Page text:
However, there is some suggestion of an effect of HU on male spermatogenesis in laboratory studies. It is recommended that post-pubertal male patients who are due to start HU for the first time should be offered sperm cryopreservation.
There is laboratory evidence of teratogenicity at suprapharmacological doses.
Patients on HU should use contraception
Women who become pregnant whilst taking HU require careful review of the risks of stopping HU (i.e. increased risk of sickle-related pregnancy complications) as this may outweigh the possible risk of teratogenicity.
Adults: Start at 15mg/kg/day (rounded up to nearest 500mg)
Children: Start at 20mg/kg/day (rounded up to nearest 500mg)
Increase dose by 5mg/kg/day every 8-12 weeks aiming for a neutrophil count of 2-3.
Stop if the neutrophil count falls below 1.
This is the maximum tolerated dose.
Aim to deliver the maximum tolerated dose as evidence to suggest best outcomes with this approach.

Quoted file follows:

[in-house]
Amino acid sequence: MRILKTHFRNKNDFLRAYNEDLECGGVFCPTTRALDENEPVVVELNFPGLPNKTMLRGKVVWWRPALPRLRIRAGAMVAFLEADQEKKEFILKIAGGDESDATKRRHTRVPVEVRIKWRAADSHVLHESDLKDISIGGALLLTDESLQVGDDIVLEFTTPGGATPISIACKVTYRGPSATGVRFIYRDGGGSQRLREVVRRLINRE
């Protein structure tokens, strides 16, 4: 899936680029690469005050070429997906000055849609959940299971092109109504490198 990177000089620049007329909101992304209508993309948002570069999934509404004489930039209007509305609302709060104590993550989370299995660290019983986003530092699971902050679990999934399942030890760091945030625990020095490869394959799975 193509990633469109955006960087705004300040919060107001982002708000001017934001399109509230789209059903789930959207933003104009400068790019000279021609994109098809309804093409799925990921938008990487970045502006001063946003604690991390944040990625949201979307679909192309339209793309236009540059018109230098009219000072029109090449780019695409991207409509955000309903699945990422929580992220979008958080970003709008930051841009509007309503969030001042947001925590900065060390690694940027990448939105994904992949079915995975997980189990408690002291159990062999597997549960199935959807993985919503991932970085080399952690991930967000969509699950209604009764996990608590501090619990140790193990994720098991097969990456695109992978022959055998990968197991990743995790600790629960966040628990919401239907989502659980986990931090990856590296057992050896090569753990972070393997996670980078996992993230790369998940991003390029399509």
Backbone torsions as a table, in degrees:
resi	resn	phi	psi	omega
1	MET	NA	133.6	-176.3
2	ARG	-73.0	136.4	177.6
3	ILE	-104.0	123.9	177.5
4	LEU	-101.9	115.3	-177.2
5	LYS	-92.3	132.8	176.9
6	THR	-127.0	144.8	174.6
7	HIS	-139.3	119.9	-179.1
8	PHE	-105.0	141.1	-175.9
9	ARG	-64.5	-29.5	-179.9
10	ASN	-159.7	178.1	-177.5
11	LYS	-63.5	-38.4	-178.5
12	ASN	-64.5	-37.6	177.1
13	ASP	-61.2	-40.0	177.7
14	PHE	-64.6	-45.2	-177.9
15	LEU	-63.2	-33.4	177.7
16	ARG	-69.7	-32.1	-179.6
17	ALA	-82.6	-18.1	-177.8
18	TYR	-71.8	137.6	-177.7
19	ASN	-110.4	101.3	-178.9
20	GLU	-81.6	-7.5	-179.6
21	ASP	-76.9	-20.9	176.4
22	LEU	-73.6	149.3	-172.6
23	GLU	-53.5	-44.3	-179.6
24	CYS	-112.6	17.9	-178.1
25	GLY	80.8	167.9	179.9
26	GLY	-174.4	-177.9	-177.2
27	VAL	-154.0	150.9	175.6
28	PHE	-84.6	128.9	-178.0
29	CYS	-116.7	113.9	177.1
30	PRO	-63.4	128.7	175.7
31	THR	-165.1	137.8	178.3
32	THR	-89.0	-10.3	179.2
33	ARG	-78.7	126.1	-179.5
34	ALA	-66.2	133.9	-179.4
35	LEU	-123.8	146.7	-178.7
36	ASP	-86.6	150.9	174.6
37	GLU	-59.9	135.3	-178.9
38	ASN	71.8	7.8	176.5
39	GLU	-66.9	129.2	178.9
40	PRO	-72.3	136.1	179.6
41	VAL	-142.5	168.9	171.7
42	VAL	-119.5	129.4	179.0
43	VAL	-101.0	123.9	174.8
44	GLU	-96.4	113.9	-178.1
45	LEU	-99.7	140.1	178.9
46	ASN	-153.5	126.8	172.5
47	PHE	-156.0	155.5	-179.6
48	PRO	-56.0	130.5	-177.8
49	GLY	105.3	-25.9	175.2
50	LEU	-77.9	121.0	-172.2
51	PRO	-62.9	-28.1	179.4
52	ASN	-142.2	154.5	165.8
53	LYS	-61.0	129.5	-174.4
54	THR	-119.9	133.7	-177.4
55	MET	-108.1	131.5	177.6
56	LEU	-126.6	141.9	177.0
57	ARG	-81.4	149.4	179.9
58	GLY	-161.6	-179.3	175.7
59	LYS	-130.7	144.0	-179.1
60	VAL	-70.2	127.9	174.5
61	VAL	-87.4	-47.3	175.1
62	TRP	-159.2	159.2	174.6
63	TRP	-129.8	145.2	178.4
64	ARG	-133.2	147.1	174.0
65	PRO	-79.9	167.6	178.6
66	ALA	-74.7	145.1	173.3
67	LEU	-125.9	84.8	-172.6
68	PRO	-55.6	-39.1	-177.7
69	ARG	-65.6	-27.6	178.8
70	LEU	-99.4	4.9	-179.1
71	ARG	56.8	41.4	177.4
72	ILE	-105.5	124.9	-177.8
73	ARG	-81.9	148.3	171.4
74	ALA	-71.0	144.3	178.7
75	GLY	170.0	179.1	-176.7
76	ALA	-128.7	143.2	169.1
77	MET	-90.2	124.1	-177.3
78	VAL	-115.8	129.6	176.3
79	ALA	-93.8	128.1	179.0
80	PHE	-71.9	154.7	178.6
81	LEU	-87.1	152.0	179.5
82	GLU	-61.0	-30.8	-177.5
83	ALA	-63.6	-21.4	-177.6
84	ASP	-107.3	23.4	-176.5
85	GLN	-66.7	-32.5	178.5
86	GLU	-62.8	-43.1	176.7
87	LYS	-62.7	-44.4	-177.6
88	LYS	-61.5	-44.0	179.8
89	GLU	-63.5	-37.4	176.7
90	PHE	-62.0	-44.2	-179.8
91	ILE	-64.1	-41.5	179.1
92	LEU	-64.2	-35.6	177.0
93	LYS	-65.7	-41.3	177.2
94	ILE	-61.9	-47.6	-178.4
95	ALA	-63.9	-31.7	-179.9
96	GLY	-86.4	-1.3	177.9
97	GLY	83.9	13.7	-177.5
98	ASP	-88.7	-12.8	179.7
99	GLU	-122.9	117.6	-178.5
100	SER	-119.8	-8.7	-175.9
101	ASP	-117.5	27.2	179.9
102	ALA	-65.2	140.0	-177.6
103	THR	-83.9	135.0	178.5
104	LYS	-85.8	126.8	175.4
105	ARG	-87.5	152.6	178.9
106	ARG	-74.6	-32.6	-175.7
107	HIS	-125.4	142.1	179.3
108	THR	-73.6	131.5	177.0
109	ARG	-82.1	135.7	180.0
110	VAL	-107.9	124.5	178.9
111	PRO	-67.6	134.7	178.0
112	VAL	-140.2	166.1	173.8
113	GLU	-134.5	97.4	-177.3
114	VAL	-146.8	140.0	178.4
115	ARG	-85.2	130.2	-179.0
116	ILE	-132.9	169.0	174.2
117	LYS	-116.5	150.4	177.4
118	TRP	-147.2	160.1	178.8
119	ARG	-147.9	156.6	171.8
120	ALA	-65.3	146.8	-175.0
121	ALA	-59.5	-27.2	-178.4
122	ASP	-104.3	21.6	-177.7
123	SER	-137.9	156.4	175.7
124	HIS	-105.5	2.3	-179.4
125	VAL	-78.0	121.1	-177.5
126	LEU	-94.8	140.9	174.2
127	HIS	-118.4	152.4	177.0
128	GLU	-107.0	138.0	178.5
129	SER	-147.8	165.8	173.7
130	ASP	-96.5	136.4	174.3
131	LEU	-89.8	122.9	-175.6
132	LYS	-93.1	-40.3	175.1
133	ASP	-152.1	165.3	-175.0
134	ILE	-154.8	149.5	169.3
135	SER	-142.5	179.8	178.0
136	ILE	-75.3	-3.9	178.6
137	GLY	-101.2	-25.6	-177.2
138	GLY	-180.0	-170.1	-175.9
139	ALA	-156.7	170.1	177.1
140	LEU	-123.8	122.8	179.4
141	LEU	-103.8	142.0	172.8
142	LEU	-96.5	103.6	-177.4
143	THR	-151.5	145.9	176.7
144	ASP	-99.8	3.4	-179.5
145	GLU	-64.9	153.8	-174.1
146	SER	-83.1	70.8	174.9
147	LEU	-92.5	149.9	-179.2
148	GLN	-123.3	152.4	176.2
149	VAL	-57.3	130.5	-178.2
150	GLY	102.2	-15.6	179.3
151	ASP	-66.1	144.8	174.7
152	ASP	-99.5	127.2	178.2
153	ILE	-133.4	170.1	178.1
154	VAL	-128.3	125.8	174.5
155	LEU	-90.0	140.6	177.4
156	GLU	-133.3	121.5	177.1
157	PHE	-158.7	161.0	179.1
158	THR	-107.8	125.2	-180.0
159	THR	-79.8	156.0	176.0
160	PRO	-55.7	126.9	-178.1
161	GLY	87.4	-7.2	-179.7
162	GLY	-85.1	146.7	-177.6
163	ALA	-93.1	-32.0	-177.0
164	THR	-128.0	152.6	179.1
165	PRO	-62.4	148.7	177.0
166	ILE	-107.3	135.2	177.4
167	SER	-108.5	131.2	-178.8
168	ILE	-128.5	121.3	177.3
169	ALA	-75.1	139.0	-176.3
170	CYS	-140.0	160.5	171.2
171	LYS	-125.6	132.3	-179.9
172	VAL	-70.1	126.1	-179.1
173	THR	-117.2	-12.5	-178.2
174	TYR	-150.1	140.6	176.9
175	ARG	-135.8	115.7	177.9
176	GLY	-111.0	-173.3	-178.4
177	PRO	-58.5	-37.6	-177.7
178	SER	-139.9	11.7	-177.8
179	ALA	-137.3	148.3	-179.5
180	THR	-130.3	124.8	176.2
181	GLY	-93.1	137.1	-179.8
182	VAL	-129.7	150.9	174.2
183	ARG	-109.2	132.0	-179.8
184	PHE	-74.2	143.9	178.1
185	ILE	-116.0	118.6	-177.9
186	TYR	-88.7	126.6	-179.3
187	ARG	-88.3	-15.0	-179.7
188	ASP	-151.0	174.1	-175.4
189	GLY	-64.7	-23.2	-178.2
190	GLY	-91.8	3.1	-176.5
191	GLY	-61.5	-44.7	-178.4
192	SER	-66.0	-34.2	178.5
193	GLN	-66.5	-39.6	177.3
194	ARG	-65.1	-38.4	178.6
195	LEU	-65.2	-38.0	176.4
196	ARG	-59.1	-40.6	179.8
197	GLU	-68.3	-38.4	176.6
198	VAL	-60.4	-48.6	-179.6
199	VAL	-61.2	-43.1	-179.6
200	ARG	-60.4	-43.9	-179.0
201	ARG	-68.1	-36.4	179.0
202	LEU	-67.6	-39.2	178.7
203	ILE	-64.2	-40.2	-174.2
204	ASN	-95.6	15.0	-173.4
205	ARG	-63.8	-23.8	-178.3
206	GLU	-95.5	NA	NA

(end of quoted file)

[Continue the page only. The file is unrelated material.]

Adjust dose for renal impairment.
Continue for minimum of six months before assessing response to therapy.
Failure to respond should be assessed by a lack of clinical response and not by laboratory values.
Treatment should be continued during hospital admissions, unless for febrile neutropenia.
P Selectin inhibitor --> inhibits the adhesion/activation of leukocytes
Anti-P Selectin Antibody
Administered whilst well in combination with HU
SUSTAIN Trial – Phase 2. 45% fewer crises vs Control. SAE in 55/151, 5 deaths
Canakinumab, Voxelotor, L-Glutamine, Butyrate, Gardos channel blockers, lenalidomide, azactidine
Discuss risks to mother– perinatal mortality, acute crises
Discuss risks to fetus - fetal growth restriction, premature labour
Screen father for Hbpathy – if HbS, B-thal, O-Arab, HbC, D-Punjab offer prenatal diagnosis